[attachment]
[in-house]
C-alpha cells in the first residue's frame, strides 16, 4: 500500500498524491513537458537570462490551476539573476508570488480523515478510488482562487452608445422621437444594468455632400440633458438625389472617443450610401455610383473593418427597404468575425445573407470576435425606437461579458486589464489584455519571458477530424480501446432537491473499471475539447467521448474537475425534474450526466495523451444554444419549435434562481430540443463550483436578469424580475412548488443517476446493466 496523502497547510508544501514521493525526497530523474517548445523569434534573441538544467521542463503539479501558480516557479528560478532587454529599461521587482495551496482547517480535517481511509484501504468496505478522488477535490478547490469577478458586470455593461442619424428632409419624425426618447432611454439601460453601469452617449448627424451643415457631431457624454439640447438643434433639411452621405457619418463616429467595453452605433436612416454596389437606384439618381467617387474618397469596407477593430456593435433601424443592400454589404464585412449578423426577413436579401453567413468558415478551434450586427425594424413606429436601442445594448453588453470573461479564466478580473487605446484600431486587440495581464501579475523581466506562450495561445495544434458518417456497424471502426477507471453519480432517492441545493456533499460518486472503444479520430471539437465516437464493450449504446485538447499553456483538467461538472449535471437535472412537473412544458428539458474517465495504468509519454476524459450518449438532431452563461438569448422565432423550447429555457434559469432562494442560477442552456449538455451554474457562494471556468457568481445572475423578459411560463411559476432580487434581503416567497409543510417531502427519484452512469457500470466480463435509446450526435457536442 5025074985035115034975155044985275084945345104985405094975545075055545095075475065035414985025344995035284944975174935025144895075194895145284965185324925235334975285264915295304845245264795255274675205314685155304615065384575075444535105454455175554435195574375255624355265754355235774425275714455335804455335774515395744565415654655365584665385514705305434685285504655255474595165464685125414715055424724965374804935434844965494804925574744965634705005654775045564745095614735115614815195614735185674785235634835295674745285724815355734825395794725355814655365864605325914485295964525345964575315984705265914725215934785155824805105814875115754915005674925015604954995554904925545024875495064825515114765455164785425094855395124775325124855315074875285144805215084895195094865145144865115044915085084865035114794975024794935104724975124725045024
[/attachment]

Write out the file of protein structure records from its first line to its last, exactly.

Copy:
[in-house]
C-alpha cells in the first residue's frame, strides 16, 4: 500500500498524491513537458537570462490551476539573476508570488480523515478510488482562487452608445422621437444594468455632400440633458438625389472617443450610401455610383473593418427597404468575425445573407470576435425606437461579458486589464489584455519571458477530424480501446432537491473499471475539447467521448474537475425534474450526466495523451444554444419549435434562481430540443463550483436578469424580475412548488443517476446493466 496523502497547510508544501514521493525526497530523474517548445523569434534573441538544467521542463503539479501558480516557479528560478532587454529599461521587482495551496482547517480535517481511509484501504468496505478522488477535490478547490469577478458586470455593461442619424428632409419624425426618447432611454439601460453601469452617449448627424451643415457631431457624454439640447438643434433639411452621405457619418463616429467595453452605433436612416454596389437606384439618381467617387474618397469596407477593430456593435433601424443592400454589404464585412449578423426577413436579401453567413468558415478551434450586427425594424413606429436601442445594448453588453470573461479564466478580473487605446484600431486587440495581464501579475523581466506562450495561445495544434458518417456497424471502426477507471453519480432517492441545493456533499460518486472503444479520430471539437465516437464493450449504446485538447499553456483538467461538472449535471437535472412537473412544458428539458474517465495504468509519454476524459450518449438532431452563461438569448422565432423550447429555457434559469432562494442560477442552456449538455451554474457562494471556468457568481445572475423578459411560463411559476432580487434581503416567497409543510417531502427519484452512469457500470466480463435509446450526435457536442 5025074985035115034975155044985275084945345104985405094975545075055545095075475065035414985025344995035284944975174935025144895075194895145284965185324925235334975285264915295304845245264795255274675205314685155304615065384575075444535105454455175554435195574375255624355265754355235774425275714455335804455335774515395744565415654655365584665385514705305434685285504655255474595165464685125414715055424724965374804935434844965494804925574744965634705005654775045564745095614735115614815195614735185674785235634835295674745285724815355734825395794725355814655365864605325914485295964525345964575315984705265914725215934785155824805105814875115754915005674925015604954995554904925545024875495064825515114765455164785425094855395124775325124855315074875285144805215084895195094865145144865115044915085084865035114794975024794935104724975124725045024